Visiting Sark for the Opera Festival.
What brings a group of strangers to spend a weekend on Sark, the smallest of the four main Channel Islands…
One with no cars, with a claim to fame of being the most recently abolished feudal system in Europe and with their very own Seigneur. An intimate Opera Festival with stars like Mark Llewellyn Evens from Welsh National Opera, Yvonne Howard from ENO and Christopher Diffey from the National Theatre Mannheim isn’t a bad start. Those voices I didn’t know already, were equally inspiring – the stunningly beautiful Victoria Joyce, the charming and mellifluous voice of Jassy Husk and the two talented young performers still studying at the Guildhall – Manon Ogwen Parry and Archie Buchanan.
I couldn’t help but happily put my opera aficionado hat on, though I suspect for many of the visitors to Sark, the Opera Festival was more of an excuse to come and explore, the Opera and surrounding programme of events a hook on which to hang their curiosity. The tiny island ‘ A World Apart’ is really very special – and not in the way I’d imagined at all.
Fly to Guernsey from Gatwick or a number of regional airports on the mainland, then take a cab to the harbour to catch the Sark Ferry. There are two or three ferry crossings a day – foot passengers only since the island has no cars – and you’ll be back on dry land in around an hour. If you are staying on the island, as I was, ask in the Ferry Booking Office for luggage tags and the tractors of Sark will miraculously whisk your bags to whichever hotel or guest house you are staying in. Then it’s up to you – tractor bus, horse and cart or shank’s pony up the steep hill from the harbour. I opted for the tractor bus, known as the ‘toast rack’ which is a kind of covered cart with bench seating. At £1.10 for an adult, it takes you from the quay to the main village.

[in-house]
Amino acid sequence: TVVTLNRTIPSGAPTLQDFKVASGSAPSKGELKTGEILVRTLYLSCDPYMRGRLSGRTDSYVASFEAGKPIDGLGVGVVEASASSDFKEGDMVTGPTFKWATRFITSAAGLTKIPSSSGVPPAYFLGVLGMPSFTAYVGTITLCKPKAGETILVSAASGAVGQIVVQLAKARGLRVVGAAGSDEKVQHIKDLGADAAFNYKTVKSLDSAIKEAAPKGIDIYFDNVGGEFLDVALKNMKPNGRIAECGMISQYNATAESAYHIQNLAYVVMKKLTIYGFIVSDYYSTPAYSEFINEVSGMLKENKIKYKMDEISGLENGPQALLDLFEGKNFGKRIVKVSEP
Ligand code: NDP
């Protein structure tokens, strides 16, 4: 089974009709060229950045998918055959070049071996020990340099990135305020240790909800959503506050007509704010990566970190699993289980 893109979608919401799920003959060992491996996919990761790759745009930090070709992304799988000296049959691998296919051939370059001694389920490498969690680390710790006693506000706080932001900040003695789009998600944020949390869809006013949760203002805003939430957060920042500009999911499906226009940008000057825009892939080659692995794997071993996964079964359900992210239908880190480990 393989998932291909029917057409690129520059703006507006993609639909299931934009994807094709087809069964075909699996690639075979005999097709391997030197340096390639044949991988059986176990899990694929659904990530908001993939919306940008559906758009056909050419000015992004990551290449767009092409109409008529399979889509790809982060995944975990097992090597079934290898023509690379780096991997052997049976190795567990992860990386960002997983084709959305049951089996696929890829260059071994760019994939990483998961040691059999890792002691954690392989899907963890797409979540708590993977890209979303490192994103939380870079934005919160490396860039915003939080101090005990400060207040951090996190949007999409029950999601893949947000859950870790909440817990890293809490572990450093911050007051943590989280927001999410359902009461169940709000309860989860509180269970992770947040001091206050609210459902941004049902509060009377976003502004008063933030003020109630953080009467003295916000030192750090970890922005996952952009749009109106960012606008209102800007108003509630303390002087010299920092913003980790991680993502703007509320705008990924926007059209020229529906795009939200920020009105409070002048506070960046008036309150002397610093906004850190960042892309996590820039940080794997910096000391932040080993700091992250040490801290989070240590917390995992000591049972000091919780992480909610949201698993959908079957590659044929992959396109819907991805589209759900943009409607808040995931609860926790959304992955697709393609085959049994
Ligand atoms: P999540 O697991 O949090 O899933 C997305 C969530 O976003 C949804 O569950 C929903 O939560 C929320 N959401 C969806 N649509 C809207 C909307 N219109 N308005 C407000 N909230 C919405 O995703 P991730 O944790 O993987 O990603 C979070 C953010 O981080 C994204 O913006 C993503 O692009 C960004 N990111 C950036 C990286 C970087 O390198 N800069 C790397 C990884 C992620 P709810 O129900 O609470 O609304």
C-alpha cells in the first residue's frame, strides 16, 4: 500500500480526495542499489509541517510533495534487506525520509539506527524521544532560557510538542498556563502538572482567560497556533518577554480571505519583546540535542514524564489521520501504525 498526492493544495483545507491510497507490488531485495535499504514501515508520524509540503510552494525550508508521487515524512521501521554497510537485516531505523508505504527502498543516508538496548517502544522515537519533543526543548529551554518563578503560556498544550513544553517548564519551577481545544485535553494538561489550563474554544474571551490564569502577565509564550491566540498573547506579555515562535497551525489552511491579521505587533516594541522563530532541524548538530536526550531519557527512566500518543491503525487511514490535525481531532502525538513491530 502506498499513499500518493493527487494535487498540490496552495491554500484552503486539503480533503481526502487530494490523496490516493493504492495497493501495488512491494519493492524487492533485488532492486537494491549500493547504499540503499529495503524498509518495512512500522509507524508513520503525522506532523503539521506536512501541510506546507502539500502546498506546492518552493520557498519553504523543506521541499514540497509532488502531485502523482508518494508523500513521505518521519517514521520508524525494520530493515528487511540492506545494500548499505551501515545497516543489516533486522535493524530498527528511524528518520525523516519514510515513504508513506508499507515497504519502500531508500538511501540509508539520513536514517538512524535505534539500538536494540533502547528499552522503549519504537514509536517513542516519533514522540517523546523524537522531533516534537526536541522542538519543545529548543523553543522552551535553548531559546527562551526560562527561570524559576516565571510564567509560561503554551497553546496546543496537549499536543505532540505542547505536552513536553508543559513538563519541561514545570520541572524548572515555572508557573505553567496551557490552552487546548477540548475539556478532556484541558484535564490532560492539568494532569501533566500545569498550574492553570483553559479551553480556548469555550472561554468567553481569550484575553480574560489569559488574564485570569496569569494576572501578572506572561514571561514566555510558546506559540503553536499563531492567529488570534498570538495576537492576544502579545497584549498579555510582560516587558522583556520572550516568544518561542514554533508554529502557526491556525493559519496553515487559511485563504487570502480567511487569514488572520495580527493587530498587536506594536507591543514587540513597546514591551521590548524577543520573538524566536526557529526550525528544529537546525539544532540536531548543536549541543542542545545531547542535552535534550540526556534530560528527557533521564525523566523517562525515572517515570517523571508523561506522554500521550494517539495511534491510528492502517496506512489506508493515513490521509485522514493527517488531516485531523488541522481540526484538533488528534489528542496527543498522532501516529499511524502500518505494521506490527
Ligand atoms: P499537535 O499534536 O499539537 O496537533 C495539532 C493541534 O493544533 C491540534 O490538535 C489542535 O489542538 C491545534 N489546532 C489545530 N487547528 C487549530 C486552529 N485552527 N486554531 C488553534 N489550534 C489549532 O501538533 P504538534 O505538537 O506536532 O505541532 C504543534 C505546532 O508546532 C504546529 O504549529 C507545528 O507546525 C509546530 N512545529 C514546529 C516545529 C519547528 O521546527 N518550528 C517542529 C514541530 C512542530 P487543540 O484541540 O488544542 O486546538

Now, I’d already visited Jersey, Guernsey and Herm – and my preconception was that Sark would have a lot in common with Herm – another car-free island. This tiny island though is really quite different, partly because of the feudal heritage and partly because of the geography. Unlike Herm which is rich with accessible sandy beaches, Sark has a rugged quality that sets it apart but perhaps is a less conventional family holiday destination.
As we toured around the island by boat, our guides, George Guille and his son Morgan pointed out some of the island’s sea caves, beaches that could only be accessed by scrambling down the cliffs and places to go coasteering or kayaking. Growing up on the island, as described by Morgan, was a daily adventure where the kids quickly became young explorers. We cruised from one beach to another watching the seabirds and enjoying the sunshine. We didn’t see the dolphins – though the same trip in the afternoon got lucky. But, honestly, the stunning landscape was enough.
Back on land at Creux Harbour, we happened on another of Sark’s annual events. The Build a Boat race is a competition held over 2 days. The first day is construction your vessel, the second is racing it. We watched as some pretty impressive boats were being constructed, though sadly my schedule stopped me from returning the next day to watch the race.
And, not connected in any way at all with Build a Boat, we bumped into the island’s tractor-ambulance service too. There’s a similar fire-engine somewhere on Sark – though I’m not sure a blue light would help either vehicle to make better speed across the tracks and pathways and through the traffic…
Perhaps it’s an island trait – repurposing is popular – I loved the bright green telephone box now holding a defibrillator for example.
And, I was charmed by the permaculture fruit and vegetable gardens at Stocks Hotel where I stayed. A relatively recent project, along with a major refurbishment, the permaculture garden was started at the initiative of the new owners who had been based in St Georges Hill Weybridge until they took over the oldest hotel on Sark. It turns out their daughter (and her husband) had both trained in agriculture at Cirencester – with the express intention of moving to Sark.